Indisputably one of the best Atari 2600 games and one of the best shoot ’em ups of all time, Carol Shaw’s classic River Raid is only overshadowed by its own marginally superior ports to Atari 8-bit and Atari 5200, which feature just a little more variety in the gameplay.
River Raid is noteworthy for being an early game to make use of procedural generation — only using a fixed seed, so the levels are the same each time rather than randomised. The game effectively generates its levels on the fly rather than having them all explicitly stored on the cart, saving a huge amount of memory and ensuring that the whole brilliant experience fit into just 4K. Puts that 100GB download for Call of Duty into perspective, huh?
River Raid has had a few rereleases over the years; probably the most accessible in 2021 is the Activision Anthology compilation for PS2, and its Activision Hits Remixed counterpart for PSP.
Space Invaders may seem like an overly safe choice for a list of the best Atari 2600 games — but this thing was a system-seller back in the day. And it’s easy to see why — not only is it a solid port of Taito’s classic arcade machine, but its many and varied ways to play make it consistently interesting.
If you think you’ve nailed classic-style Space Invaders like a pro, the invisible invaders are waiting for you. And if you fancy playing with or against a friend, there are a host of creative, weird and wonderful two-player modes to challenge, too — including simultaneous and alternating competitive modes and cooperative modes where you each take responsibility for one aspect of the game’s control scheme. In all, there are an incredible 112 different game variations to fiddle around with.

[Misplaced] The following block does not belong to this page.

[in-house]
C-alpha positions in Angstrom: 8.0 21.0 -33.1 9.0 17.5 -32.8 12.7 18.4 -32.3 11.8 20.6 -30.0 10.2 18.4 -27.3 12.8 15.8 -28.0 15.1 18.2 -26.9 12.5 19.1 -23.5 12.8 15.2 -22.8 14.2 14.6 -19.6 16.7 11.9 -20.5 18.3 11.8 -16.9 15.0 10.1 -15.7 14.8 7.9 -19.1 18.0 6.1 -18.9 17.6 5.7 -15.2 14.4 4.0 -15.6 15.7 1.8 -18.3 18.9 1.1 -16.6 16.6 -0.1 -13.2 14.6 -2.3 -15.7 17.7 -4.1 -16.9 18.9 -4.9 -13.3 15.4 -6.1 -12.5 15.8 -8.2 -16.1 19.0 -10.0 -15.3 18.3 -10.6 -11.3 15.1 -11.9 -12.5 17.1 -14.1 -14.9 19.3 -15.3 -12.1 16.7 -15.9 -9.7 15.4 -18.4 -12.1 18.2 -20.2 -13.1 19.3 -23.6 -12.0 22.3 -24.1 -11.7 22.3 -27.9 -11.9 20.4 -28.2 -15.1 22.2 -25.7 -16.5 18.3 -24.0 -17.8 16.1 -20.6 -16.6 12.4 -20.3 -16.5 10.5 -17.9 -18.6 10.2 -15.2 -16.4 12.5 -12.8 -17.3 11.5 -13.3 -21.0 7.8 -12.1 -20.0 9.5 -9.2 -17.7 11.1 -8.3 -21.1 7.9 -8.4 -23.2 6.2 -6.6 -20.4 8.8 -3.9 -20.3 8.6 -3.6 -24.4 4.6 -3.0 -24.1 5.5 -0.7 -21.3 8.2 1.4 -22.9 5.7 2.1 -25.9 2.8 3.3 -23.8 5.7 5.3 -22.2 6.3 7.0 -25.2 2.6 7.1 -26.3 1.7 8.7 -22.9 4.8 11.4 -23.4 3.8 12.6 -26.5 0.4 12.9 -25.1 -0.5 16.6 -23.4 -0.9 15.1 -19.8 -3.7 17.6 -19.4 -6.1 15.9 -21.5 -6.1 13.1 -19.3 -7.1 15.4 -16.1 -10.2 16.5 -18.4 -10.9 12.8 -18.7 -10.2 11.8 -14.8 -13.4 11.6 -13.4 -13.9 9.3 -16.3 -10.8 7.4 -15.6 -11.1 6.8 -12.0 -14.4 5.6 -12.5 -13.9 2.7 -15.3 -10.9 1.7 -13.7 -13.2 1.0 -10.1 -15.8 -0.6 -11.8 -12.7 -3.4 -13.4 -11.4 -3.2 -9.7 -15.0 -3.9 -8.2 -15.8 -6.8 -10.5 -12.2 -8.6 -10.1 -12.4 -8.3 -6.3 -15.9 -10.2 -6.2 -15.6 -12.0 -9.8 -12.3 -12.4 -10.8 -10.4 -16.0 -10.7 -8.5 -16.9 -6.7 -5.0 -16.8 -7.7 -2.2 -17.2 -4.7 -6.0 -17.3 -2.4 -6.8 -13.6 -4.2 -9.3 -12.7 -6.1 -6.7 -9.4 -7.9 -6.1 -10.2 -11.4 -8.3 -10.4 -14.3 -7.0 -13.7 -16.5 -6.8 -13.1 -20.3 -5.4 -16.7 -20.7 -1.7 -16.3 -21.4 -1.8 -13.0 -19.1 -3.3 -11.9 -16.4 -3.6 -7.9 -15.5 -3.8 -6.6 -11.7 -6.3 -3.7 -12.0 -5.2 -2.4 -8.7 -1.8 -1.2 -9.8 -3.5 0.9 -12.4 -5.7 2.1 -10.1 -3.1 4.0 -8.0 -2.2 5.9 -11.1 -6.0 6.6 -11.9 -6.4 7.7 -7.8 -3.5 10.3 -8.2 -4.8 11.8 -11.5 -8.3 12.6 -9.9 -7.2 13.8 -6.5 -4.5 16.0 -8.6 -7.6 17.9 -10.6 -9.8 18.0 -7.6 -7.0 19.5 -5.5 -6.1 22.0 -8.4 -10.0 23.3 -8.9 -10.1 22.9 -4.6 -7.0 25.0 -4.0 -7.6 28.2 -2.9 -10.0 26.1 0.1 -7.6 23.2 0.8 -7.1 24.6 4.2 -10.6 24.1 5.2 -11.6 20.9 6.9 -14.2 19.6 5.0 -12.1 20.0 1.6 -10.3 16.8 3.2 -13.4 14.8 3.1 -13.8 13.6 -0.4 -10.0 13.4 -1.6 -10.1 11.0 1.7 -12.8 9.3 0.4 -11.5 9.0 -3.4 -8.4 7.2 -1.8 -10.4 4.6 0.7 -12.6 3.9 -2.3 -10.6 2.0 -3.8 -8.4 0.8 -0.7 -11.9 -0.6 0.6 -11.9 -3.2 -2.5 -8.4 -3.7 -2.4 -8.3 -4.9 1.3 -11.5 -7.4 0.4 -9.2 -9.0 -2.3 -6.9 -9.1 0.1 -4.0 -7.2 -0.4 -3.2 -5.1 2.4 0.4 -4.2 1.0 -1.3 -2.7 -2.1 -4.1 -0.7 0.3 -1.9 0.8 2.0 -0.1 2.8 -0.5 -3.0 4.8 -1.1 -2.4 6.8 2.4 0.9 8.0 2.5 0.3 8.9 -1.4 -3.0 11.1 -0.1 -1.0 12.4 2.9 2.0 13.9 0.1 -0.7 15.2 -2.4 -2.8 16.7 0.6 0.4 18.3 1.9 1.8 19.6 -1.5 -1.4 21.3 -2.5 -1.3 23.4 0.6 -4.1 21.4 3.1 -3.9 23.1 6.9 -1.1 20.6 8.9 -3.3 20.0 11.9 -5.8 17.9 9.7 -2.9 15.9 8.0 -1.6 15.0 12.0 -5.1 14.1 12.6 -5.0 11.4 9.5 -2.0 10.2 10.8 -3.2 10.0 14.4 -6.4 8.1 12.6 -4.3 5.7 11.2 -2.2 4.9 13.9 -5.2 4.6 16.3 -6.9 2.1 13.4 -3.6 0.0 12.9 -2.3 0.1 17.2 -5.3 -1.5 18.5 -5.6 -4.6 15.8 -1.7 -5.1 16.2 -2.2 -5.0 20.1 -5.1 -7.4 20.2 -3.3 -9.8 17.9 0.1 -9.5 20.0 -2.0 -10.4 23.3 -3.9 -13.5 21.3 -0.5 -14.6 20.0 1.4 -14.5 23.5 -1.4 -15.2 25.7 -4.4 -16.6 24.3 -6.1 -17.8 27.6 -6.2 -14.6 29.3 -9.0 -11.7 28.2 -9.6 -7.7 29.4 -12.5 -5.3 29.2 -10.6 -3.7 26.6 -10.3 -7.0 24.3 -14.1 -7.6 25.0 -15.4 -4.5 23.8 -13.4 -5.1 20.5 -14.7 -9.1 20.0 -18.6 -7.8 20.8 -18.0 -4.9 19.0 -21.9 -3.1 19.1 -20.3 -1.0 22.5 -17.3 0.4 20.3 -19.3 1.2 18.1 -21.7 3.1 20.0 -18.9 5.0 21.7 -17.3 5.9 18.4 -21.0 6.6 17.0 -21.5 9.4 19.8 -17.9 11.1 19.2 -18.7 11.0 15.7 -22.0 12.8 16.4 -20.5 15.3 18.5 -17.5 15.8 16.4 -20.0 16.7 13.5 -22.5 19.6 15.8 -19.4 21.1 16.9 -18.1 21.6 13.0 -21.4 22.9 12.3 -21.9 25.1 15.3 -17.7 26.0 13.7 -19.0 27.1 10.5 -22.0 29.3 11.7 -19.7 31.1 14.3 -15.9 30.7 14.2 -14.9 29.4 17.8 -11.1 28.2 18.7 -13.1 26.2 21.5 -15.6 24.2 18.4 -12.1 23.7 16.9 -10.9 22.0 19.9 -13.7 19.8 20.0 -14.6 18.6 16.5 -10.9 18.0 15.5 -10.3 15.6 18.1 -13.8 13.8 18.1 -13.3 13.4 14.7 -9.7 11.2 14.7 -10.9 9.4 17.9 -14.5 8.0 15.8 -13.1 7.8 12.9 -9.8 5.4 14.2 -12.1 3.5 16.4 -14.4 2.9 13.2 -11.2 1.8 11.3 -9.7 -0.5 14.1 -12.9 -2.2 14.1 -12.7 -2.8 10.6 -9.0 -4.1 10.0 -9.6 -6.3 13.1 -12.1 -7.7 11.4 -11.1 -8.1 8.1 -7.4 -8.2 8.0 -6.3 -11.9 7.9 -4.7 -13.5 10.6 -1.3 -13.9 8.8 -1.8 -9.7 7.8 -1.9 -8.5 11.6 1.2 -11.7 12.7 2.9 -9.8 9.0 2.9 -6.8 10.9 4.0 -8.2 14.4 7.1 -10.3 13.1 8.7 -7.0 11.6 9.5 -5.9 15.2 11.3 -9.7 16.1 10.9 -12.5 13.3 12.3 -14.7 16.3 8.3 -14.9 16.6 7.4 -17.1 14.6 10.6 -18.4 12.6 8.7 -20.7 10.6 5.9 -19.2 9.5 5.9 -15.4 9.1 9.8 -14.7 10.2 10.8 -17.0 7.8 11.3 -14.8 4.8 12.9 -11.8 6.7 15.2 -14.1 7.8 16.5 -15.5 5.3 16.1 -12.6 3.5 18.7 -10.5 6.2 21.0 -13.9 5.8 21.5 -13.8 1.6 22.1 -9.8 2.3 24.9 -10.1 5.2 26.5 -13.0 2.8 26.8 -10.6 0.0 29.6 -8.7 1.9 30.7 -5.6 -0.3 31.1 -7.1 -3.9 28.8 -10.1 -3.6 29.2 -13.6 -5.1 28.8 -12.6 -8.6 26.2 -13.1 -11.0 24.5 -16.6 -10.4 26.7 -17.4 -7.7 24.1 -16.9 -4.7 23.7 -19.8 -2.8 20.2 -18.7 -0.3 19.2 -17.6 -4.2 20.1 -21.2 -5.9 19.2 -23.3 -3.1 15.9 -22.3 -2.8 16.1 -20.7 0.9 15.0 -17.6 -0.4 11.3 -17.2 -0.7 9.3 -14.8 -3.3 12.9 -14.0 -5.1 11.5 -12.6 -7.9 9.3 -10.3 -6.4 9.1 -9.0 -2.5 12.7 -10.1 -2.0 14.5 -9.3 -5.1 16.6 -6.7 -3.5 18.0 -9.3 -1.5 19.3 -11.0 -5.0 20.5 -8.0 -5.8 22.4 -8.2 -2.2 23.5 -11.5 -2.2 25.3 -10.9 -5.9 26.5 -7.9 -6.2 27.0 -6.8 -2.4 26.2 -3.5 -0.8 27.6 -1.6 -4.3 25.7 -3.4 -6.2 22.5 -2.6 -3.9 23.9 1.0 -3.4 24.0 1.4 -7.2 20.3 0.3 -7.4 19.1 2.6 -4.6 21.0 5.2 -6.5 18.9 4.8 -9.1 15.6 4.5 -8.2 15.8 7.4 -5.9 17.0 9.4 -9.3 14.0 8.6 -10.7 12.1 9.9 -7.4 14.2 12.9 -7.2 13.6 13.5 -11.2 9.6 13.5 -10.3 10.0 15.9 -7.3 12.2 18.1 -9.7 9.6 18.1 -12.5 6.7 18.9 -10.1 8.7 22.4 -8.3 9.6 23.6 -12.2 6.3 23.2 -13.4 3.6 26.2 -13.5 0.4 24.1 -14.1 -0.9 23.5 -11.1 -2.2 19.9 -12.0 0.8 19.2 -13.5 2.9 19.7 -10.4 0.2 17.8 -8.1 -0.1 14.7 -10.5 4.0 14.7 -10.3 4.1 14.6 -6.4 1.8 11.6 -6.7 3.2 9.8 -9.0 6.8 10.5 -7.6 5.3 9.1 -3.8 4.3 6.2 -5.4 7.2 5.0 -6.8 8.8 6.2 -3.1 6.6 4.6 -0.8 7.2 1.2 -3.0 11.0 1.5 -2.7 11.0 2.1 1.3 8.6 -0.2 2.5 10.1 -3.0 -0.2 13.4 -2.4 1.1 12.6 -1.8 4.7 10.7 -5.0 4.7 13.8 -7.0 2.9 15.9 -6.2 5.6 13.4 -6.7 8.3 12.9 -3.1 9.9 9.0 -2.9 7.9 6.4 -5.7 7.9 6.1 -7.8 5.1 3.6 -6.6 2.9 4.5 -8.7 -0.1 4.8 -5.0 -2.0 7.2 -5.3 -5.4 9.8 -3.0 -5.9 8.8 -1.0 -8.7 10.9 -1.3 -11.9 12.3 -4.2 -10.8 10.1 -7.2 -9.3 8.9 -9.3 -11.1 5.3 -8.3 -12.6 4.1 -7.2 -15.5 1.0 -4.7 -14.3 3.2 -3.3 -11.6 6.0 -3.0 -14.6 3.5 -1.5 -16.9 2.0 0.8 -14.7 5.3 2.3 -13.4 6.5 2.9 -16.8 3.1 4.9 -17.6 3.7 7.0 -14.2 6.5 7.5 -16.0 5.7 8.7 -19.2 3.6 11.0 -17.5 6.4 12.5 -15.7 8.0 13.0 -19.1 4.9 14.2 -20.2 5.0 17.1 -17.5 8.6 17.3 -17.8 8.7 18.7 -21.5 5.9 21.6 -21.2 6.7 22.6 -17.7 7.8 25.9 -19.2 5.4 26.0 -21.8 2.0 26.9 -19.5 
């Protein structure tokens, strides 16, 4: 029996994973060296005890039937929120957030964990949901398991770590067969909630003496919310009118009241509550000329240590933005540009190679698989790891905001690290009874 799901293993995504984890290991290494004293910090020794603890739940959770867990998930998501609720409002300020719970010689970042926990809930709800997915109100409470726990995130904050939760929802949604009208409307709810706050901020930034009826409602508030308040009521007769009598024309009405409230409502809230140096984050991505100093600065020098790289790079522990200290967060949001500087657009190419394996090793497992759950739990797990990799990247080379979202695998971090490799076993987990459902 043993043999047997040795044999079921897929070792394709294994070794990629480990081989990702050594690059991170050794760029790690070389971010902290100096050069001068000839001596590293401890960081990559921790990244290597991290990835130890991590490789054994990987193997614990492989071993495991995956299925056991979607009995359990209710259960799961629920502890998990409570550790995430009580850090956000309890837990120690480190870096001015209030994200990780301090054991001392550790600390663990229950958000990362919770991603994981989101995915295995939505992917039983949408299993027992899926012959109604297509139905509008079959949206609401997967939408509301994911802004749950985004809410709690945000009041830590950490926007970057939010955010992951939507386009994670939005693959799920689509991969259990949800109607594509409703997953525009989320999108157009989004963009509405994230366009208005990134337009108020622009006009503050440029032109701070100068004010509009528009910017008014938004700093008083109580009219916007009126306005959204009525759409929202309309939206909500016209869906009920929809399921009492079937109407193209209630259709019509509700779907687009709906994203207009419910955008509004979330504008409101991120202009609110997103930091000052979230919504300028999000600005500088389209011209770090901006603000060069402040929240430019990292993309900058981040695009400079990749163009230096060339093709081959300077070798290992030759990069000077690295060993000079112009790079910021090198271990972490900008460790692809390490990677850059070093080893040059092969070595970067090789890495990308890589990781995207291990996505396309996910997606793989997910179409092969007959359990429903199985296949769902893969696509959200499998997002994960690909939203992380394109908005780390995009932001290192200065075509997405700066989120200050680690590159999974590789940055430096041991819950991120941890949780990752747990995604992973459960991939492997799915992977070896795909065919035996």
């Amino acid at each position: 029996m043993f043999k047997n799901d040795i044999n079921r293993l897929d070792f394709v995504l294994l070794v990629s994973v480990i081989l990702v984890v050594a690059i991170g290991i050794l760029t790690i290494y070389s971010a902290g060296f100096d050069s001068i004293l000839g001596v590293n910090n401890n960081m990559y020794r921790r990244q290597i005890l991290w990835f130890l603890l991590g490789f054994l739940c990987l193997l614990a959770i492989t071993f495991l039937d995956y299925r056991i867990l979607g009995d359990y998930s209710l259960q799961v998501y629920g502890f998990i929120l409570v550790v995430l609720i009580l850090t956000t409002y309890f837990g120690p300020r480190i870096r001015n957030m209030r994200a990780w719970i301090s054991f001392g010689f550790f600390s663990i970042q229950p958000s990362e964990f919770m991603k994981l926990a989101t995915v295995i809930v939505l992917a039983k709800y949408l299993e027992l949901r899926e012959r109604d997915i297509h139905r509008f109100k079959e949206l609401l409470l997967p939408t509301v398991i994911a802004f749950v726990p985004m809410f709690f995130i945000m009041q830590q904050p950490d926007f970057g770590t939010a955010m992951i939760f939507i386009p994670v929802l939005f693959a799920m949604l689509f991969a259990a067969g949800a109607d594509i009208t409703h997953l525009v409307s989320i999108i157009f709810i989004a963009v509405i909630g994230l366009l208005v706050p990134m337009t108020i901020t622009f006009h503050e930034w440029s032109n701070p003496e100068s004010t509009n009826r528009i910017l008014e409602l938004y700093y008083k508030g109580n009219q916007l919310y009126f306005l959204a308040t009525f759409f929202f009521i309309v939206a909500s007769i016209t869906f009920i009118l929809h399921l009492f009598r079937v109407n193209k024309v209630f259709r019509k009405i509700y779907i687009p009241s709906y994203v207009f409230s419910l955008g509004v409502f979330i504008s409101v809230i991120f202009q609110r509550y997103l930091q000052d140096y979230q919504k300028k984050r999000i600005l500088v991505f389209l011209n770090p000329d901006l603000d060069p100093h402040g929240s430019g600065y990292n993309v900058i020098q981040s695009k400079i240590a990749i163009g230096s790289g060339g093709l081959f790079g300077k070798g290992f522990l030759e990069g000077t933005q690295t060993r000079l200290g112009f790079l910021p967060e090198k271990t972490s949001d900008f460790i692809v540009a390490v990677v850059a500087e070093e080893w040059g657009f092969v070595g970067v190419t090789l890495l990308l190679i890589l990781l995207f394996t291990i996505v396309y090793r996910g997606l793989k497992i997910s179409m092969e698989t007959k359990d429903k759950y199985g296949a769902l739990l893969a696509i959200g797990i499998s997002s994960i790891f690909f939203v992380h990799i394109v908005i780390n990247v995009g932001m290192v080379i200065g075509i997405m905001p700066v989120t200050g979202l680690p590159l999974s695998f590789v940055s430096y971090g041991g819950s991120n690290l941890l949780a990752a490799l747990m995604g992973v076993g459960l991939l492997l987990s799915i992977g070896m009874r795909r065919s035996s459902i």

As a licensed port of an arcade game, the Atari 2600 version of Space Invaders sadly hasn’t seen any rereleases over the years, but original carts are very easy to come by and cheap.
An immensely competitive but easy to understand game for between one and four players, Warlords is an essential part of any Atari 2600 library, and absolutely one of the best Atari 2600 games out there. Taking on the role of one of the titular Warlords, it’s your job to bounce a fireball back at your opponents, smash down their walls and take them out to prove your supremacy… until the next round, that is.
According to its original creator Carla Meninsky, Warlords is one of the only examples from the era where a console game was designed first and an arcade version was built based on that — she claims that although the arcade version made it to market first, she designed the Atari 2600 version before that.
You’ll need a set of paddle controllers to play Warlords on the original Atari 2600 — or you can play it as part of the Atari Flashback Classics collection for Nintendo Switch, PlayStation 4 and Xbox One.
I’ve got to confess, I’m not the biggest fan of Yars’ Revenge myself, but I suspect at least someone will come for my head if I don’t include it on a list of the best Atari 2600 games, so here it is! Plus I can appreciate why it’s cool and interesting — I’m just not a huge fan of playing it. Or perhaps I’m just not good enough at it to appreciate it!
In Yars’ Revenge, you take on the role of one of the titular insect-like creatures as you attempt to fight back against the deadly Qotile. You achieve this by blasting (or munching) your way through their energy shield, then launching your Zorlon Cannon with perfect timing to take down your foe. It’s an interesting take on the shoot ’em up in that it’s very much a one-on-one battle between you and a single “boss”, but its frantic pace and emphasis on careful timing makes it challenging to get to grips with!
So those are our picks! Did we miss your favourites? Let us know down in the comments or via the usual social channels!